Thursday, September 4, 2008

Austrian, Zoom and the data challenge

Bankruptcies, mergers, and acquisitions such as Zoom, Iberia and Austrian prove the need for enterprise asset management (EAM) and maintenance repair and overhaul (MRO) systems to be more than just effective, they also need to be virtually portable and a source of competitive advantage.

Looking at a friendly move such as the proposed alliances at Austrian gives some idea of the challenge. According to Austrian's current website, the group is flying about a dozen types different types including Airbus 321 / 320 / 319, Boeing 777 / 767 / 737, Fokker 100 / 70, Bombardier Q400 / Q300 and Canadair across a fleet of almost 100 aircraft. Most likely some of these aircraft are heavily dependent on outside maintenance providers, some of the powerplants may be running on a power by the hour basis some not, some aircraft or major components will have real time performance monitoring and data transfer and others may have little support technology behind them.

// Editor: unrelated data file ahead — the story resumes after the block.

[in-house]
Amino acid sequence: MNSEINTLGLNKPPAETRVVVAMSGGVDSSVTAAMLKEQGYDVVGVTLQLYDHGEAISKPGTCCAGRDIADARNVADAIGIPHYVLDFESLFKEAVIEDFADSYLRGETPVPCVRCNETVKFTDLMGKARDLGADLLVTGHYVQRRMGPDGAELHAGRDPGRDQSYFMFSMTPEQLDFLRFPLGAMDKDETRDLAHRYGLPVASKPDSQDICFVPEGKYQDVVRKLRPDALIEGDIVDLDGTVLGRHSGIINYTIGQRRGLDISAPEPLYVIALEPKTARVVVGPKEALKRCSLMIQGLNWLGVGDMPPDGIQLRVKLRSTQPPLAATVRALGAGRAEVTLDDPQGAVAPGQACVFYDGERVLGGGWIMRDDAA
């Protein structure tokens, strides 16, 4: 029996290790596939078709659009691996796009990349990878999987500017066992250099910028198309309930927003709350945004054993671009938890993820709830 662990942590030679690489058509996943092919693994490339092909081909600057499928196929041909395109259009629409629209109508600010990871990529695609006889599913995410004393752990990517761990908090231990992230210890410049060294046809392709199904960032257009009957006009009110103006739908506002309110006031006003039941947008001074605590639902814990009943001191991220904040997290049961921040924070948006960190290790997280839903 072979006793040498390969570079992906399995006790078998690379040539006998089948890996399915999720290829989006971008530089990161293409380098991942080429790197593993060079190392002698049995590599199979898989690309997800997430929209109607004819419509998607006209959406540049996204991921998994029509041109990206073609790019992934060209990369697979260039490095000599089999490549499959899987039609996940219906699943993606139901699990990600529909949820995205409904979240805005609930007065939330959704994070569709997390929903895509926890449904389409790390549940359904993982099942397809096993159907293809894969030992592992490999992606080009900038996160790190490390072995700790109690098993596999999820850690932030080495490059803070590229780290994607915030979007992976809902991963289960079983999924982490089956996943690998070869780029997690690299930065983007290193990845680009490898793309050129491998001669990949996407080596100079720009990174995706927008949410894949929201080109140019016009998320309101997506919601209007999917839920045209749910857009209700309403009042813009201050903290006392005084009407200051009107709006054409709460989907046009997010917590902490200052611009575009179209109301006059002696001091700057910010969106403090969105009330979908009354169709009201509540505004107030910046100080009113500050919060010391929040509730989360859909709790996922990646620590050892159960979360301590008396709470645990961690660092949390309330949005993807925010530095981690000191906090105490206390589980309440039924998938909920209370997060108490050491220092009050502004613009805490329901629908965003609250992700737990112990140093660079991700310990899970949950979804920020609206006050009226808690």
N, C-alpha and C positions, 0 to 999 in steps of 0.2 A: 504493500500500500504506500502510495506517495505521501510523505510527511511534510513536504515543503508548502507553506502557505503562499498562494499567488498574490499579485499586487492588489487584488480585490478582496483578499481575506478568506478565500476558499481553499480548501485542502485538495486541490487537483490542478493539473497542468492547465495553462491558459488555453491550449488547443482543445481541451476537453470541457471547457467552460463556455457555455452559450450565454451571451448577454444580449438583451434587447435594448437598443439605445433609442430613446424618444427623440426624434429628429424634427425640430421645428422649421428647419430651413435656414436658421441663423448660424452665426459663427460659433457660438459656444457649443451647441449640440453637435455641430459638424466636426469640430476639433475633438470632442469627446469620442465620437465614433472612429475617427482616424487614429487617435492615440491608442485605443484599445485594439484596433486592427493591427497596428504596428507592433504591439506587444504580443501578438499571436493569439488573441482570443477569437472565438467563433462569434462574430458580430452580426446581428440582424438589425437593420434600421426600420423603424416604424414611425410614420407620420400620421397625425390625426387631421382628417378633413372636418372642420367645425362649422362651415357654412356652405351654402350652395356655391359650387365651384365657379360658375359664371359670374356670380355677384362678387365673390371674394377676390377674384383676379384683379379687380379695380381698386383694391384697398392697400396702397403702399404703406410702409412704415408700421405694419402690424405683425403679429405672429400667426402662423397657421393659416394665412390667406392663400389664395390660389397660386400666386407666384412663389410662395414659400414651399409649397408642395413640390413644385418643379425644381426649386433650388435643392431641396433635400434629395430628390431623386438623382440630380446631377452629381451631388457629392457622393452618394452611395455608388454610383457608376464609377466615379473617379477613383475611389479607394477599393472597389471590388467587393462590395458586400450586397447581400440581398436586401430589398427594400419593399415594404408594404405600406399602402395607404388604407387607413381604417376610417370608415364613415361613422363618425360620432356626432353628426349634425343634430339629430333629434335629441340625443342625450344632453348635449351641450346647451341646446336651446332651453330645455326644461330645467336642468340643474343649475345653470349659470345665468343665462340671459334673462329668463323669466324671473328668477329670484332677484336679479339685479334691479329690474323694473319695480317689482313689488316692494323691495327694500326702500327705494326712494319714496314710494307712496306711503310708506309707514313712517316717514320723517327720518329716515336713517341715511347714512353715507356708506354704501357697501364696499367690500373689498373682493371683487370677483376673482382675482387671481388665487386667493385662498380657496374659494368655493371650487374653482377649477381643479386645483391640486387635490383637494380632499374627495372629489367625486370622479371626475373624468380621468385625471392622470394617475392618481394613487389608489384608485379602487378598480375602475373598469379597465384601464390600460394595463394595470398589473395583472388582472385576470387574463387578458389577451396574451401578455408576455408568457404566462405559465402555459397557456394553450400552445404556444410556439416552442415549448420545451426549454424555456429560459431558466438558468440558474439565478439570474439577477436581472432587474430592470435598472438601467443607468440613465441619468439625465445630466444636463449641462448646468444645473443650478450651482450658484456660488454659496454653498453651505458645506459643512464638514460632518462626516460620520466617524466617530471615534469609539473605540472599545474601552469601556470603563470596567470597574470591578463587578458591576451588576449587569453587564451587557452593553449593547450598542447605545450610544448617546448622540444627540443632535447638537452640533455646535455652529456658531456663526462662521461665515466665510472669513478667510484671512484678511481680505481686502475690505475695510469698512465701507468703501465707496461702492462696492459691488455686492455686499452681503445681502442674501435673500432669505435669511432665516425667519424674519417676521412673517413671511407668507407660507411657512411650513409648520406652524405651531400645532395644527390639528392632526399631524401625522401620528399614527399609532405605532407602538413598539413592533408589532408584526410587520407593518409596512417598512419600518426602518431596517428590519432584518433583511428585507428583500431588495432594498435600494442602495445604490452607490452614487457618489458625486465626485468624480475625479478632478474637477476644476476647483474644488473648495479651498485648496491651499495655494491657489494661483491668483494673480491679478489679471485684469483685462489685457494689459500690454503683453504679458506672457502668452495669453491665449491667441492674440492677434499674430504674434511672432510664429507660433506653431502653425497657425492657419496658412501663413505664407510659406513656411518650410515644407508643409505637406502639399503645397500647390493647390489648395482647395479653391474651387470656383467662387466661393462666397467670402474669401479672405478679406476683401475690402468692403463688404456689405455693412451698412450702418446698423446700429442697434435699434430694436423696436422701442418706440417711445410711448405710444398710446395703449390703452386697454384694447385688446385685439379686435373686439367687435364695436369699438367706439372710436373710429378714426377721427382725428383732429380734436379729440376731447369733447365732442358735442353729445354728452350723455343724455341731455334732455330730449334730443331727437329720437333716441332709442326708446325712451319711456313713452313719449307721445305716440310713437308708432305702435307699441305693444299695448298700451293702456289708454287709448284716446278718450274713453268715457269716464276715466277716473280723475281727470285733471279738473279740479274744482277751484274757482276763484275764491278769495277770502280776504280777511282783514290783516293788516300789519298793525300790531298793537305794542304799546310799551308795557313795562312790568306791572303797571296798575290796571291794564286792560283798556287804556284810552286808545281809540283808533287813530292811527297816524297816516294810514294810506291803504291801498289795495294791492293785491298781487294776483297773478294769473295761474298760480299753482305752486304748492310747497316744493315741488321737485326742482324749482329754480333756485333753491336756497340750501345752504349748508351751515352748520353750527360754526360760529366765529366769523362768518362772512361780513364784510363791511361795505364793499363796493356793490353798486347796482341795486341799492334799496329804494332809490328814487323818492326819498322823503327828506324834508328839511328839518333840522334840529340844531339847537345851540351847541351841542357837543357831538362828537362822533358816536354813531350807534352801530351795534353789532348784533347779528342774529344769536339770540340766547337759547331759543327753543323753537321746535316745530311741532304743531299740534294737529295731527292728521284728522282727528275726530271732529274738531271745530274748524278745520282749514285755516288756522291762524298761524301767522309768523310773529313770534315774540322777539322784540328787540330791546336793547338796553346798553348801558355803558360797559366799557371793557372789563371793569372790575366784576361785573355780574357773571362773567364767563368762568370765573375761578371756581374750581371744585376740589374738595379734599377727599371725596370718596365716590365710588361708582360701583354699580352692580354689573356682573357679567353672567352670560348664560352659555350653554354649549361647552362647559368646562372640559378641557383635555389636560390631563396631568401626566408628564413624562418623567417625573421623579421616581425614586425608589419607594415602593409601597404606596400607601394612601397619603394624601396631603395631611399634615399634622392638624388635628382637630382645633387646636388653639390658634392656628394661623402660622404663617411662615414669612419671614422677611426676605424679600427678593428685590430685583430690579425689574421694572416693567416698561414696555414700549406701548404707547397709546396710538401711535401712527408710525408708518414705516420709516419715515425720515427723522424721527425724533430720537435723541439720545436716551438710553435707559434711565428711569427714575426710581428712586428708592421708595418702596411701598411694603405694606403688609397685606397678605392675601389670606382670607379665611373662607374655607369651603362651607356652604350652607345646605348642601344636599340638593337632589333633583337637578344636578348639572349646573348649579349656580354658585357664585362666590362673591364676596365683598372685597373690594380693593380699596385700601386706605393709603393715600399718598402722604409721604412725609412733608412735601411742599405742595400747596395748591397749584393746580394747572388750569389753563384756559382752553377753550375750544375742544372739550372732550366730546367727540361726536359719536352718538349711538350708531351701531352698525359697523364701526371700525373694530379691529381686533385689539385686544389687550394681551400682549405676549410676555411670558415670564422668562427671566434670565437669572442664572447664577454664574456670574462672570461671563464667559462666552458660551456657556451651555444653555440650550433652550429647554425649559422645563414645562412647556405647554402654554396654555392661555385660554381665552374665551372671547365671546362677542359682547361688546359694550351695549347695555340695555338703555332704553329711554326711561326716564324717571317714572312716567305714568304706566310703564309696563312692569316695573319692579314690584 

All of this adds up to a very normal situation where the data concerning the main operating assets are held in multiple databases, many of which are not connected and some may be outwith the company's ability to easily access

One of several suitors, most probably Lufthansa will have to integrate the Austrian operation into their own and generate worthwhile operational savings to help justify the investment. The lifecycle cost of managing the fleet will need to find a significant contribution to those savings. Whoever can manage that integration most effectively find and exploit savings in key areas will be able to build the most convincing business case and create the clearest competitive advantage.

This brings the portability of not only the data, but the data management processes themselves into the front line of business decision making at the corporate level as well as operationally.

Monday, August 25, 2008

Configuration Management. A Wikipedia definiton